• Nonstructural carbohydrates and spring regrowth of two cool-season grasses: Interaction of drought and clipping

      Busso, C. A.; Richards, J. H.; Chatterton, N. J. (Society for Range Management, 1990-07-01)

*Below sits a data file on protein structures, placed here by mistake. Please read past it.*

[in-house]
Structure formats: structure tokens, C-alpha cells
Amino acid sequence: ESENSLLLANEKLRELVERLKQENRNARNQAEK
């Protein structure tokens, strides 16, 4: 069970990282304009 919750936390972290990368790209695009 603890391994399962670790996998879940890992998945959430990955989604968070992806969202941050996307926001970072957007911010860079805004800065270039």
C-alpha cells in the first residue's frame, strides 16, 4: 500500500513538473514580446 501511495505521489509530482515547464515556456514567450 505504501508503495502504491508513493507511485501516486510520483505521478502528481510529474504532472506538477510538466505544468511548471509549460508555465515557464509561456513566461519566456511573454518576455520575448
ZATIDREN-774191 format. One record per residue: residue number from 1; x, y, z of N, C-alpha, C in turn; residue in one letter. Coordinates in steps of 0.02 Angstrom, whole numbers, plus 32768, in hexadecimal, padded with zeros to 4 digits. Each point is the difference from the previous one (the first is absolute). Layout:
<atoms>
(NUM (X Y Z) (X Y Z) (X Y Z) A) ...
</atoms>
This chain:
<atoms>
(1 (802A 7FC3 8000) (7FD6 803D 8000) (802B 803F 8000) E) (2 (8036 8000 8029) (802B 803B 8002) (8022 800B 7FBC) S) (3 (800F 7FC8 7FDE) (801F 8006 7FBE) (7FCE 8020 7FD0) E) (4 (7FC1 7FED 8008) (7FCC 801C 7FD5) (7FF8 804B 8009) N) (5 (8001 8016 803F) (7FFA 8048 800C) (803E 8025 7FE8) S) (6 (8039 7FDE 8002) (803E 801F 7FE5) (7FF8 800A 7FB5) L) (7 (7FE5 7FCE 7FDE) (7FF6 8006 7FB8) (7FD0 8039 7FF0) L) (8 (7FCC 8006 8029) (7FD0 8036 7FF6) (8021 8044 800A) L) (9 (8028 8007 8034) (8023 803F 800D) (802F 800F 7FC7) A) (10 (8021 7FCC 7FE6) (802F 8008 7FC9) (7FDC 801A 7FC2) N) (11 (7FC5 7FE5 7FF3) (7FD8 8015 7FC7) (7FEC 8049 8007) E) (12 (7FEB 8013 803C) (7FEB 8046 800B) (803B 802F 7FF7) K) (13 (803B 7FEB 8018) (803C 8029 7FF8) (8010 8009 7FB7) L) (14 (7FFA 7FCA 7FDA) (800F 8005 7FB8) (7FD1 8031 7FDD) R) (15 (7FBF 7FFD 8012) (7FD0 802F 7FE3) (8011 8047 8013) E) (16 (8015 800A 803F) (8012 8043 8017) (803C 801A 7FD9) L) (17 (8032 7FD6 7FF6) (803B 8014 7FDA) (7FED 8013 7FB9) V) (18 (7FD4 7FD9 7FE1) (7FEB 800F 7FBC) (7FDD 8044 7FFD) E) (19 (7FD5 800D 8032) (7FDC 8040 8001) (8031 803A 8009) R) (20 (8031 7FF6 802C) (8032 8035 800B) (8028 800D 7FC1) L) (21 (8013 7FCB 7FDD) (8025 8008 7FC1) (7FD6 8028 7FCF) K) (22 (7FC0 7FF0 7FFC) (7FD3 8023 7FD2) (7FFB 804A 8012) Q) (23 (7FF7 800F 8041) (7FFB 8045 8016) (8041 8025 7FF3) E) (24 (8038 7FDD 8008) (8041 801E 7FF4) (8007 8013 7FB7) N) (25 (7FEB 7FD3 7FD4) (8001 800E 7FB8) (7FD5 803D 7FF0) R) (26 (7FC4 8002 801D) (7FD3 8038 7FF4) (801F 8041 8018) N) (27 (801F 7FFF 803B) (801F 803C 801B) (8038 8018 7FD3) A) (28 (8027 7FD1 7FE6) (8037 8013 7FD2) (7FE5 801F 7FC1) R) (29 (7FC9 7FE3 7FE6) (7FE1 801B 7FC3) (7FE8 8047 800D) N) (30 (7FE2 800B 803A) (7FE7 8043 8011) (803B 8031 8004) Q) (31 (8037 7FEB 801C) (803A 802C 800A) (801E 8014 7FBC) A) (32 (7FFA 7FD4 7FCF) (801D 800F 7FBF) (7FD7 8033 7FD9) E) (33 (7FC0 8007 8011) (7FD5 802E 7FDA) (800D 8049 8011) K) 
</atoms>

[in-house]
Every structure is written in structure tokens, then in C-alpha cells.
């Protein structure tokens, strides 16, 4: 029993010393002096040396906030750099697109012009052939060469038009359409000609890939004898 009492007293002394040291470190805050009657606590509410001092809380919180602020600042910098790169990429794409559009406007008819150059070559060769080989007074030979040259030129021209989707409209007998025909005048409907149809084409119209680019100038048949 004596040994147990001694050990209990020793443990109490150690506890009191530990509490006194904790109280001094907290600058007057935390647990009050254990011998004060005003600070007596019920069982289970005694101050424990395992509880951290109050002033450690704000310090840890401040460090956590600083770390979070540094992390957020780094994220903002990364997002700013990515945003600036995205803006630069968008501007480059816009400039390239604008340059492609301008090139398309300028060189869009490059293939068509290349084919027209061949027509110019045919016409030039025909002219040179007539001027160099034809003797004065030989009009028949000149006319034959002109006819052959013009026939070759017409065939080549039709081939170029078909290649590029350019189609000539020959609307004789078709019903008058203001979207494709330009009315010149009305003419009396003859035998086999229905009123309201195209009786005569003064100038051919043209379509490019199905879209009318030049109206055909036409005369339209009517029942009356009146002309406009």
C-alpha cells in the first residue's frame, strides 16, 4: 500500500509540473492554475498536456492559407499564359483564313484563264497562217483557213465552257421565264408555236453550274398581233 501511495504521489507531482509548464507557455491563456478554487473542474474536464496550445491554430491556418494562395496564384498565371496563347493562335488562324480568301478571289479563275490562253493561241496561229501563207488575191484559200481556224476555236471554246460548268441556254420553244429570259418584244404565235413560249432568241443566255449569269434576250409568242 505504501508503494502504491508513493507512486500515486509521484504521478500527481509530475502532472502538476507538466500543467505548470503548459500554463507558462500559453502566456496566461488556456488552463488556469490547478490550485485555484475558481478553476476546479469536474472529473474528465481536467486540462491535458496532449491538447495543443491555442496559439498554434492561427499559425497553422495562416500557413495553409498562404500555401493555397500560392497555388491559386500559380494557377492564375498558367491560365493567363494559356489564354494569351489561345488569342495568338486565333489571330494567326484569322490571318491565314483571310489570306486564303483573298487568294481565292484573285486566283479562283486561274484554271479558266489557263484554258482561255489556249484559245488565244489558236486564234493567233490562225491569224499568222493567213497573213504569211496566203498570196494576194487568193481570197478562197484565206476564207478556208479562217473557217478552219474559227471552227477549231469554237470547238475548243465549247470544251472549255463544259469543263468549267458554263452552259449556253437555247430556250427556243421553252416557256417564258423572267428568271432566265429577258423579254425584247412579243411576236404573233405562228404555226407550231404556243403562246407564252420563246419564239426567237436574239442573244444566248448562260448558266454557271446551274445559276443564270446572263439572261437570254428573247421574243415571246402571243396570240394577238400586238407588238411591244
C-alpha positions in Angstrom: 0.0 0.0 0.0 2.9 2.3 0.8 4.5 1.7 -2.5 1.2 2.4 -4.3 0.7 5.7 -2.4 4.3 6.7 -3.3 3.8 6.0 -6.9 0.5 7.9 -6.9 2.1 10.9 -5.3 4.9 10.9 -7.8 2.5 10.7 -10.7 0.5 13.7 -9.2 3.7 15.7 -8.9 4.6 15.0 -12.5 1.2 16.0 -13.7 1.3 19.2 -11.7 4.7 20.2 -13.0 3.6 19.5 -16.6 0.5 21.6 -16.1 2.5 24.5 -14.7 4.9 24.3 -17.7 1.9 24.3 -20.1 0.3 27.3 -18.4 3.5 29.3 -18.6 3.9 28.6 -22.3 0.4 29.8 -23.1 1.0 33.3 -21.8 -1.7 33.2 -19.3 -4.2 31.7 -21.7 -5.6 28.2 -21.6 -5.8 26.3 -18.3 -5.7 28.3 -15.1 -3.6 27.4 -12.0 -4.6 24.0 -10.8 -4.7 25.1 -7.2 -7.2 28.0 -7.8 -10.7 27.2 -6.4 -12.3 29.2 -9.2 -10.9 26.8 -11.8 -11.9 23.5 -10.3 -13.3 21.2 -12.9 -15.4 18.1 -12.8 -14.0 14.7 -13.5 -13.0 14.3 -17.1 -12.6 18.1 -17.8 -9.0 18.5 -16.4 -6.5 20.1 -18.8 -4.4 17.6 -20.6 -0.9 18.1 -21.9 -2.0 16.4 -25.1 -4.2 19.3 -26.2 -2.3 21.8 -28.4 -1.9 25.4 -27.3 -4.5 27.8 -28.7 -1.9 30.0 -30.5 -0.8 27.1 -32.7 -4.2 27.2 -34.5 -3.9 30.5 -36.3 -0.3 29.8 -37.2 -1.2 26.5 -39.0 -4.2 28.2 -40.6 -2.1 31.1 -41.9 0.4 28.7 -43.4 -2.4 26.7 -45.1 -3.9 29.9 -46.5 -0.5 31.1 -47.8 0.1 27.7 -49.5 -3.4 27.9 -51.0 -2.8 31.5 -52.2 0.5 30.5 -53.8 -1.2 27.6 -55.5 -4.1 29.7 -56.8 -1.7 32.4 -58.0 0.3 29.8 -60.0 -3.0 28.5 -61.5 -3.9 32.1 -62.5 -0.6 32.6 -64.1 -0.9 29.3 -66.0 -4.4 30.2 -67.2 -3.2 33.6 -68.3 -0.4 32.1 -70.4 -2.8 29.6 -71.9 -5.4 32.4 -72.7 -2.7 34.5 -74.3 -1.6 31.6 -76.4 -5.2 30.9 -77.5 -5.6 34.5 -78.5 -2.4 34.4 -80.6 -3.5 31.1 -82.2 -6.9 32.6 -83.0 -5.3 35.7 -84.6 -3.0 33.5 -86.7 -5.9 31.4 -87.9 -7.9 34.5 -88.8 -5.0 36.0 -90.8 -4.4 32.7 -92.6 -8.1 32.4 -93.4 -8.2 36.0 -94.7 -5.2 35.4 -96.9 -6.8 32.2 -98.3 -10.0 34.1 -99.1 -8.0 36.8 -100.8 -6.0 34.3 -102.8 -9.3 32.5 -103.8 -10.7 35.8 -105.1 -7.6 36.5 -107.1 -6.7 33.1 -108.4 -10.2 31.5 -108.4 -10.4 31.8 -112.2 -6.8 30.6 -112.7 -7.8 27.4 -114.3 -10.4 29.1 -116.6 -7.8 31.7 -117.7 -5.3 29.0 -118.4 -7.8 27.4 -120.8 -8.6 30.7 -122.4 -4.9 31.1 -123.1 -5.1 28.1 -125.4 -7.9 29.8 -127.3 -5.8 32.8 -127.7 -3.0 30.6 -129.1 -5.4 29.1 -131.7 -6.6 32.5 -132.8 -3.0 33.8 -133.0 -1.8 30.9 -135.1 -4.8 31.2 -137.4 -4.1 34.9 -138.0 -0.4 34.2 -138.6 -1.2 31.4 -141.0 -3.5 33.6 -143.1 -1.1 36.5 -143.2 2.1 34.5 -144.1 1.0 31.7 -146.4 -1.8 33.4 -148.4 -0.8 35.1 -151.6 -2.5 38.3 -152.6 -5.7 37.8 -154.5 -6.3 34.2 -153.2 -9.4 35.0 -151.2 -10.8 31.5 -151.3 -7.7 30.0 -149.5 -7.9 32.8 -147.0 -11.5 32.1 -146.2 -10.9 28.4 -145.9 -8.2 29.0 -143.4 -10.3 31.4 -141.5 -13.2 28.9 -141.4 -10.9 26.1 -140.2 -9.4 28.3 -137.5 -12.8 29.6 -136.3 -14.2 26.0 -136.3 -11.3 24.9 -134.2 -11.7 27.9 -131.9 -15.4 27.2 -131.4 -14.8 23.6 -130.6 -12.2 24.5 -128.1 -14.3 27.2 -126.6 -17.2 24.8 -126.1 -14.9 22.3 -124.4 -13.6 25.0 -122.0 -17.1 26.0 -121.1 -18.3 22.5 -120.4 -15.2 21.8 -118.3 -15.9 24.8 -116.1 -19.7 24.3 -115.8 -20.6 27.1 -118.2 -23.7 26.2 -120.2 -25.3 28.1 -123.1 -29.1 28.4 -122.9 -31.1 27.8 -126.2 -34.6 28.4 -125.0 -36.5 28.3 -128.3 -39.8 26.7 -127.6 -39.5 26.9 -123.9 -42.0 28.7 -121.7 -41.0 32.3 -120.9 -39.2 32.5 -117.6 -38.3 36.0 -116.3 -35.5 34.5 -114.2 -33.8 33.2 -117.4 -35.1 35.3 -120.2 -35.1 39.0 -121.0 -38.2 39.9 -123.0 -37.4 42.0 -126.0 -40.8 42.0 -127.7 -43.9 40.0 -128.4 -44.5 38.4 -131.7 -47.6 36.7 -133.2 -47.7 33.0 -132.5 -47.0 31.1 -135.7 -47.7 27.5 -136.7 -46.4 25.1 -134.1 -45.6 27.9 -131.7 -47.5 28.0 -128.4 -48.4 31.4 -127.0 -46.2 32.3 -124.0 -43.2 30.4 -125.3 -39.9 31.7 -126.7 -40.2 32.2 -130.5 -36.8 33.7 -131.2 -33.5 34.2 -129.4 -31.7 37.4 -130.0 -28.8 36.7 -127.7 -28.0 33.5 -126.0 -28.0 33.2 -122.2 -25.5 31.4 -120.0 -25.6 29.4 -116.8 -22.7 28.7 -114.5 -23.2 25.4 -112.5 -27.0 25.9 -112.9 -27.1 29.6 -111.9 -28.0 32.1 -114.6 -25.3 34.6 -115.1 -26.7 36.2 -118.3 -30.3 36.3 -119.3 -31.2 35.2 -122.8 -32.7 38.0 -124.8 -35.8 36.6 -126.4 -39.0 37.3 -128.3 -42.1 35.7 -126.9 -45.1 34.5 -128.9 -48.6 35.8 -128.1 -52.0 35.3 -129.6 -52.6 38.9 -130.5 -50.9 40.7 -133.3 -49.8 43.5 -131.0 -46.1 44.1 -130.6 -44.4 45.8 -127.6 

The role that accumulated carbohydrates play in plant regrowth has been discussed for over 60 years. However, few quantitative studies have been published on the importance of carbohydrates for regrowth in early spring after plants have been exposed to periods of either drought or drought plus defoliation. We examined the relationship between total nonstructural carbohydrate (TNC) concentrations and pools (biomass X concentration) and spring regrowth for crested wheatgrass [Agropyron desertorum Fisch. ex Link) Schult.] and bluebunch wheatgrass [Pseudoroegneria spicata (Pursh) A. Love ssp. Spicata; Syn. A. spicatum (Pursh) Scribn. and Smith] with and without clipping under drought, natural, and irrigated conditions. In spring 1985 and early spring 1986, after 1 or 2 years of clipping, crown and root TNC concentrations an IT NC pools per tiller were generally similar for clipped and unclipped plants of both species. Nonstructural carbohydrate concentrations in crowns and roots did not relate to rate or total production of dark regrowth in mid-spring 1985 and early spring 1986. In early spring 1986 following 2 years of repeated treatments, crown and root TNC pools were on average 7 times higher under drought, in both clipped and unclipped plants, than they were under the higher moisture-level treatments for both species. The large pools of TNC in drought-treated plants appeared to enhance the production of dark regrowth when meristematic limitations on growing tillers did not exist in early spring. These results suggest that plants exposed to prolonged periods of drought or drought plus defoliation may have rapid initial regrowth upon alleviation of these stresses because high amounts of TNC may have accumulated in their storage organs during stress. In addition, the results suggest that high TNC availability facilitates growth only when meristematic activity is high.